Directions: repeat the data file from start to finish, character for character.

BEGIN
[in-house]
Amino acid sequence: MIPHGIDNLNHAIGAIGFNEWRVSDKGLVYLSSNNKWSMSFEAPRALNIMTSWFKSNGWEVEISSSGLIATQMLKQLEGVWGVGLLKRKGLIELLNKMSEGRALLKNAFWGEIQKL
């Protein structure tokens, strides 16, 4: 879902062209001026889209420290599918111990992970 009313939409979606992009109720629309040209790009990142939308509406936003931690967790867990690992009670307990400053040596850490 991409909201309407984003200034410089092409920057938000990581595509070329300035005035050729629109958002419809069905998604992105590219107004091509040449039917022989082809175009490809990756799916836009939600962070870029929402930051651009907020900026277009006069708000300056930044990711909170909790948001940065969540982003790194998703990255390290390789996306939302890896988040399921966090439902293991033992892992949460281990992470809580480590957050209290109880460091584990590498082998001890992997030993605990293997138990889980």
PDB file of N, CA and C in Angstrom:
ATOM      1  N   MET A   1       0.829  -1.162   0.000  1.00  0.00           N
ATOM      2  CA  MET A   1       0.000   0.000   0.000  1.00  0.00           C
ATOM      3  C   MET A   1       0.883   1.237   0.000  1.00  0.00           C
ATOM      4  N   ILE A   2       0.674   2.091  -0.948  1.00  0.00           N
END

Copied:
[in-house]
Amino acid sequence: MIPHGIDNLNHAIGAIGFNEWRVSDKGLVYLSSNNKWSMSFEAPRALNIMTSWFKSNGWEVEISSSGLIATQMLKQLEGVWGVGLLKRKGLIELLNKMSEGRALLKNAFWGEIQKL
């Protein structure tokens, strides 16, 4: 879902062209001026889209420290599918111990992970 009313939409979606992009109720629309040209790009990142939308509406936003931690967790867990690992009670307990400053040596850490 991409909201309407984003200034410089092409920057938000990581595509070329300035005035050729629109958002419809069905998604992105590219107004091509040449039917022989082809175009490809990756799916836009939600962070870029929402930051651009907020900026277009006069708000300056930044990711909170909790948001940065969540982003790194998703990255390290390789996306939302890896988040399921966090439902293991033992892992949460281990992470809580480590957050209290109880460091584990590498082998001890992997030993605990293997138990889980």
PDB file of N, CA and C in Angstrom:
ATOM      1  N   MET A   1       0.829  -1.162   0.000  1.00  0.00           N
ATOM      2  CA  MET A   1       0.000   0.000   0.000  1.00  0.00           C
ATOM      3  C   MET A   1       0.883   1.237   0.000  1.00  0.00           C
ATOM      4  N   ILE A   2       0.674   2.091  -0.948  1.00  0.00           N